We want consistency in planning approval with less compromise; a Council that insists on high-quality development and rejects mediocrity, a Council that implements and adheres to its own Local Area Policies and Masterplans.
Freo residents want a Council that delivers quality services and that is pro community more than it is pro developers. Community groups should be positive players and part of the solutions for our city. They are not a negative force whose protests prolong inevitable council-desired outcomes. We want a Council that protects our unique lifestyle and heritage and that better balances community wishes and needs with necessary economic development. Better and respectful communication will create better collaboration and best outcomes for all.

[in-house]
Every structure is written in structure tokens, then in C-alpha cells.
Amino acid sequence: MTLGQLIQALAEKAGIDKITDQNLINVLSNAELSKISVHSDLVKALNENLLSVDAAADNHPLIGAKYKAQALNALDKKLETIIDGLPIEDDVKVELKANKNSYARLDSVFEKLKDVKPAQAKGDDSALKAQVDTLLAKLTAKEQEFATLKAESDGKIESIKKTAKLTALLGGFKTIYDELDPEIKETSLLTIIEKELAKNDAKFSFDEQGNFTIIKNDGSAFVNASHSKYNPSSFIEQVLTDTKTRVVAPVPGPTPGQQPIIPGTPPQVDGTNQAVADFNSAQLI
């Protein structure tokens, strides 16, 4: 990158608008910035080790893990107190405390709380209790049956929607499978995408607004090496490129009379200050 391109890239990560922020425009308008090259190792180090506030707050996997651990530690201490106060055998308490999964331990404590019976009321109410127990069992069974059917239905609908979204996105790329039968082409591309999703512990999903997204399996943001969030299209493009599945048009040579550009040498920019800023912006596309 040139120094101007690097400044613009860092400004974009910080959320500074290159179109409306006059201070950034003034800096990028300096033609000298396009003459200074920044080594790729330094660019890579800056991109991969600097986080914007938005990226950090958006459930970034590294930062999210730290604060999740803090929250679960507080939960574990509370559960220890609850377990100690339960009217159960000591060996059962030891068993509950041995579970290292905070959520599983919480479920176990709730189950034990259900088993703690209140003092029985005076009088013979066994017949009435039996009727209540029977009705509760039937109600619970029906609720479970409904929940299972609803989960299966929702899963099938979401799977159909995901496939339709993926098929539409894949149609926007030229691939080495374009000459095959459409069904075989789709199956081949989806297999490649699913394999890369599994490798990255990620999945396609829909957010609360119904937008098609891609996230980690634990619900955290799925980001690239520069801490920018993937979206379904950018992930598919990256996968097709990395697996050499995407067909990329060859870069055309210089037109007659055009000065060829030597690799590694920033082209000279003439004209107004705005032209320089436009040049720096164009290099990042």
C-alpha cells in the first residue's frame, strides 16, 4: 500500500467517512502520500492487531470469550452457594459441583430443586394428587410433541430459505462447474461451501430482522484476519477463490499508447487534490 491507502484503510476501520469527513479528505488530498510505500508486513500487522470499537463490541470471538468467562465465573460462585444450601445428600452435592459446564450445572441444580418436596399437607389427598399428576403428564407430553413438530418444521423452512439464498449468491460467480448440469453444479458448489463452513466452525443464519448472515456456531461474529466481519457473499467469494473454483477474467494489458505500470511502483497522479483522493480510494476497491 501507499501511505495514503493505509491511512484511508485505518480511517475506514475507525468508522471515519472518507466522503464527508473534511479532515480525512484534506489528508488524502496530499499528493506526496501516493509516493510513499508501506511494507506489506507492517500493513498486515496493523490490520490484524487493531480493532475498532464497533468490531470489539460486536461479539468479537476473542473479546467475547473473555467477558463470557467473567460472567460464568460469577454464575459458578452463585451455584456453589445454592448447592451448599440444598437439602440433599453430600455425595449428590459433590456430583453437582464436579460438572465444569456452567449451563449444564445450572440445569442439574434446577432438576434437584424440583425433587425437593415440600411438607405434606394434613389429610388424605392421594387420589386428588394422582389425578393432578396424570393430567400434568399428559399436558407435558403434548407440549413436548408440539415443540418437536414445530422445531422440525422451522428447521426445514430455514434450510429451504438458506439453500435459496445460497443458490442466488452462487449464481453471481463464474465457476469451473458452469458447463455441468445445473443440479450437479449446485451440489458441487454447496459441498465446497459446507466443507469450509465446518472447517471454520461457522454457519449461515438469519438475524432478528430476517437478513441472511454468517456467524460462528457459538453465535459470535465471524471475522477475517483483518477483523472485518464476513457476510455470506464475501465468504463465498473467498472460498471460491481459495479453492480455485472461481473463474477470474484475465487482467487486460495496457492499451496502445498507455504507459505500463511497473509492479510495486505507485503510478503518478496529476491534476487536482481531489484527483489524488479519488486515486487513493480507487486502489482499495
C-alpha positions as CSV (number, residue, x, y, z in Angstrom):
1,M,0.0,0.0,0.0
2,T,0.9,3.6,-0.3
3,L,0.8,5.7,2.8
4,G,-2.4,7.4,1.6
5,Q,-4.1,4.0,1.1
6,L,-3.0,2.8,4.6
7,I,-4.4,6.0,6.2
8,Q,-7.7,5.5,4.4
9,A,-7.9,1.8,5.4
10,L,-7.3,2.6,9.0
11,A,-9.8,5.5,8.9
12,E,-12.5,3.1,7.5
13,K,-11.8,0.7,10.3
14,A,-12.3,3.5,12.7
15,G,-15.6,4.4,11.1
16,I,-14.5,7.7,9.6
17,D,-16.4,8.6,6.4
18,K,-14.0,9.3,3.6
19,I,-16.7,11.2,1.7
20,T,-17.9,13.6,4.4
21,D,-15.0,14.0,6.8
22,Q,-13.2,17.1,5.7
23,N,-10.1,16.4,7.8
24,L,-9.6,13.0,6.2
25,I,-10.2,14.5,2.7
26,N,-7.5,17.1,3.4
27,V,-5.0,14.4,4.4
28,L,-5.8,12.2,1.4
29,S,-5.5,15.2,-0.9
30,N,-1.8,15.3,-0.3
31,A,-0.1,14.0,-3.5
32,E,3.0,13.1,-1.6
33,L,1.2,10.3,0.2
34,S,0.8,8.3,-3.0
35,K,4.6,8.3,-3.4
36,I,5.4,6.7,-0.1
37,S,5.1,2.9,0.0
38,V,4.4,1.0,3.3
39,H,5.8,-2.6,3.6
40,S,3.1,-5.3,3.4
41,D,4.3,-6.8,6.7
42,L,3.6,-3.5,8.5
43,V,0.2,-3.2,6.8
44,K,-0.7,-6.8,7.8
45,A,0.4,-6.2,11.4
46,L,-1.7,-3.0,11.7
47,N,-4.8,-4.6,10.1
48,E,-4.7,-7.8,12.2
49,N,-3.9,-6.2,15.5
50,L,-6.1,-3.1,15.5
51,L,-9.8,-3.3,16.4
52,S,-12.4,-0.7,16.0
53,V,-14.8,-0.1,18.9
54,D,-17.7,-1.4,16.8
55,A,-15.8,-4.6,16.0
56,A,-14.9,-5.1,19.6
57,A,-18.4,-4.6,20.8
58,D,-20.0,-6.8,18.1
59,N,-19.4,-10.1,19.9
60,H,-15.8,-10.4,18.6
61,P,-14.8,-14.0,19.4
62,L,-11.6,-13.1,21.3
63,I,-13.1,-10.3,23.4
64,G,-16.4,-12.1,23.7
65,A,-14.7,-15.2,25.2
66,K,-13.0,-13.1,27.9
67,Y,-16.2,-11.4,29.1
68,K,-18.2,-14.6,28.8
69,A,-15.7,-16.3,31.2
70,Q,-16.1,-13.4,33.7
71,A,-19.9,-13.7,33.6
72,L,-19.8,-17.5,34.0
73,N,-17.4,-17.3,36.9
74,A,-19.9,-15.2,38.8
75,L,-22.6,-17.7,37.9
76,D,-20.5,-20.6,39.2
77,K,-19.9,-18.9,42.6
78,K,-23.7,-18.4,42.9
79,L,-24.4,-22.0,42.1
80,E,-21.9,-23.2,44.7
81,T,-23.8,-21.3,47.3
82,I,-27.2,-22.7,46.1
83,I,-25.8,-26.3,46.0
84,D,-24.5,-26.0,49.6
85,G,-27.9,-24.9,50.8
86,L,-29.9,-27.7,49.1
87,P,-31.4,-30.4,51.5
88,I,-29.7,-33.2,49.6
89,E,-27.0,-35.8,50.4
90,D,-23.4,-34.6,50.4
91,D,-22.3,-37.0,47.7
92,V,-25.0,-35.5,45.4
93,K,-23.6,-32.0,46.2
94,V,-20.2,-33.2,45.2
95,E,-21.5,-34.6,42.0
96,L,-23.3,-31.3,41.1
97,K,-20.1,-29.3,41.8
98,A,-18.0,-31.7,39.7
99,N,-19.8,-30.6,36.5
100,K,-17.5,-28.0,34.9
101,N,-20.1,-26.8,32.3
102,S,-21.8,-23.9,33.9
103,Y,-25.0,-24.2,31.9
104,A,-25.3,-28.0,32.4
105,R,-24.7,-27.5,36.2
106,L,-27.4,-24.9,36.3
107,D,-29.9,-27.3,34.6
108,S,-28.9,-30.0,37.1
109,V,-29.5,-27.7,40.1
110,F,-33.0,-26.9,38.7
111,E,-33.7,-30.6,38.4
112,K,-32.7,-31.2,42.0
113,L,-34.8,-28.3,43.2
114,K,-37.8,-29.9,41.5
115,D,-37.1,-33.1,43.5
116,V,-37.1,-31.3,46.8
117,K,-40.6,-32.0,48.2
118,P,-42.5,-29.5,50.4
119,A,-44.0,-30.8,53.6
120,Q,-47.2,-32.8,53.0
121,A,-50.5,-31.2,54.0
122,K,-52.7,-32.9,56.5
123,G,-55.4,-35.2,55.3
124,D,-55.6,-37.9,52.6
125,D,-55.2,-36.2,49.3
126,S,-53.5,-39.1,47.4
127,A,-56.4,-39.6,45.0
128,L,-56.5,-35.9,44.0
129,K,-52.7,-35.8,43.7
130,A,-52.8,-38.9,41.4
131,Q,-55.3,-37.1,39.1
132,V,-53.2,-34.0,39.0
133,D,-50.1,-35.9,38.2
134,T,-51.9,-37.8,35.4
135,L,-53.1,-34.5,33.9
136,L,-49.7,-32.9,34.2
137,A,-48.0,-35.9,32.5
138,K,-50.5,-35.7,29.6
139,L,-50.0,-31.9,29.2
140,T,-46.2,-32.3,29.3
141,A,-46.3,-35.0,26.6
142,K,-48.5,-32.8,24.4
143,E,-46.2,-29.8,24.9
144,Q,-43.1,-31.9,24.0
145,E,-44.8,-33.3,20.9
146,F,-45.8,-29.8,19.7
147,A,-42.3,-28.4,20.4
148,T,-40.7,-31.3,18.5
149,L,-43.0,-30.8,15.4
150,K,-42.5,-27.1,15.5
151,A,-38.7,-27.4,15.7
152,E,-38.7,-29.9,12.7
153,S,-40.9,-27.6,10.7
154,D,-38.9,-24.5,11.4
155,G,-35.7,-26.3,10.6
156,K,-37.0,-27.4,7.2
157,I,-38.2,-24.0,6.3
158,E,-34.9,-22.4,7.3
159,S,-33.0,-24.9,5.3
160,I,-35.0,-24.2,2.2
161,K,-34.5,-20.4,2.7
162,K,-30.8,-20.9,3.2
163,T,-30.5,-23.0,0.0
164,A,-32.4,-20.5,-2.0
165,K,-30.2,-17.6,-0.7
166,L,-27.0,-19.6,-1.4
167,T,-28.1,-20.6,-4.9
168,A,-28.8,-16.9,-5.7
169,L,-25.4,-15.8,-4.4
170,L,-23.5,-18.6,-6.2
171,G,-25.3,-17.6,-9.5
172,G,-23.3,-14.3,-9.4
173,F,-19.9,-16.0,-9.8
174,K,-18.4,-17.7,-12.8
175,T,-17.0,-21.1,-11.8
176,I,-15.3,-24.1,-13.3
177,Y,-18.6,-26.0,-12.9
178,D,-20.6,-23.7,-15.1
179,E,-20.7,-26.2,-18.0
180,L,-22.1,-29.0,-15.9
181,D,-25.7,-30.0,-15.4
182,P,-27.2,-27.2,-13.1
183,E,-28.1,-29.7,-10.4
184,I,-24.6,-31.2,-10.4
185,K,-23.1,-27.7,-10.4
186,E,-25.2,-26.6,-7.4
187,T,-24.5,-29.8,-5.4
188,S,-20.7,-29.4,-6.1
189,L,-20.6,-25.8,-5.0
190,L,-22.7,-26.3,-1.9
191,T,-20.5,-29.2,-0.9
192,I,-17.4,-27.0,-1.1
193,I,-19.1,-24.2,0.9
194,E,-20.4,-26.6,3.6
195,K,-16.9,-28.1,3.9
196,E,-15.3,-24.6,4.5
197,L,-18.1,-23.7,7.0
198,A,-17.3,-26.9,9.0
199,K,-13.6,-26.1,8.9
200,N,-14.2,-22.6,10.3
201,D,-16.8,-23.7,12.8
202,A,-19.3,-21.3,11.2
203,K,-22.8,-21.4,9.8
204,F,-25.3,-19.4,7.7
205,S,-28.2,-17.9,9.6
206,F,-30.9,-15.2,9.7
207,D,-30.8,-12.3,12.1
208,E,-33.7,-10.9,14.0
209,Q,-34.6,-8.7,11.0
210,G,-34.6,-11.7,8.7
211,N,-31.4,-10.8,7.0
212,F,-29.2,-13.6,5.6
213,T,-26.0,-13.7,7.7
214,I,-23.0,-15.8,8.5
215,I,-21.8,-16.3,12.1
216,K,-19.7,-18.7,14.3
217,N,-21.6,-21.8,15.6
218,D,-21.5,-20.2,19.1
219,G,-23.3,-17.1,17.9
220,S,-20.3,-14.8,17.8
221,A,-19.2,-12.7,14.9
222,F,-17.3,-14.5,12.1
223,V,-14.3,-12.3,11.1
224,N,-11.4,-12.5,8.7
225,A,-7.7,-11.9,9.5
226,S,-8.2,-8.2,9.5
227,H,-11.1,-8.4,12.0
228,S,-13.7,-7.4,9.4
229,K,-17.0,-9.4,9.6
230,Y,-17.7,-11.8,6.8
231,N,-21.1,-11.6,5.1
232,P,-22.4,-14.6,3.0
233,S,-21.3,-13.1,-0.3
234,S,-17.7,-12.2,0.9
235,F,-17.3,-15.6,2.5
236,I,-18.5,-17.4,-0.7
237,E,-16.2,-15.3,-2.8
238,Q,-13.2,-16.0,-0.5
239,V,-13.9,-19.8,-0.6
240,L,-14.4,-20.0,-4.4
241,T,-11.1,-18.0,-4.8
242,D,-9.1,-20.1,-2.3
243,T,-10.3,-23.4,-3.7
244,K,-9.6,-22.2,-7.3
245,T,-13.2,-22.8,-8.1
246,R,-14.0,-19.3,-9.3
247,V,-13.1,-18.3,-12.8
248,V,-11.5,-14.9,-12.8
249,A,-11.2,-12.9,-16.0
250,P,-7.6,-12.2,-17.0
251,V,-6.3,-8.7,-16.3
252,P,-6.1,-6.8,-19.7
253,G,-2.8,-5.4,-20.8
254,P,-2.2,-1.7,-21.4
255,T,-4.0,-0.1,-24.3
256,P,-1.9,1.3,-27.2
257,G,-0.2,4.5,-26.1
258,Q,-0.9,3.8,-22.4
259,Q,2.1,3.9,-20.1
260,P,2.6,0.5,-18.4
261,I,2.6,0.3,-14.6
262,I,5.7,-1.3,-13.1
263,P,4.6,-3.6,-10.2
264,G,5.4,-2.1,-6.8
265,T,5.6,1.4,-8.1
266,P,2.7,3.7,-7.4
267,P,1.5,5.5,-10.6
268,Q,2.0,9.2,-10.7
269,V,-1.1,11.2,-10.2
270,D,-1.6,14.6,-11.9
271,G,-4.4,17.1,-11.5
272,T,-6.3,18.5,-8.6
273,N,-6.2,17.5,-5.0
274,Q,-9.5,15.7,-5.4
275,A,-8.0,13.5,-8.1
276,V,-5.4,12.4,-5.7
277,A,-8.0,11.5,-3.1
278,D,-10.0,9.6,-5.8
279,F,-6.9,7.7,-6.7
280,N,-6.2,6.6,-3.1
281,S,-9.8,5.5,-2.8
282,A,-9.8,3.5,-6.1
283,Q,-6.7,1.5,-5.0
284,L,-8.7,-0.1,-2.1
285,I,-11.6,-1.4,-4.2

So who are the individuals needed to stand for office at the October election? Who are the outstanding community members we should ask to give new energy and expertise to Fremantle Council? I believe this is a conversation the Freo community needs to have well ahead of the next Local Government election in October. This way suitable, open-minded, non-aligned candidates might be found who will contest seats against some of the present Councillors. It is not good democracy (and not in the best interest of the Fremantle community) to have uncontested wards at elections and we need to make sure we have candidates to contest every seat for Fremantle Council. We want the very best for Fremantle and the community believes there is scope for improvement at every level.
So what about organising a public meeting on this in the near future to find people willing to step up and stand for Council at the next election? The call for community representation-instead of political representation-at Councils is very strong all over Perth and should be noted and embraced. The recent high participation in the Dadour poll on amalgamation shows that communities deeply care about their cities.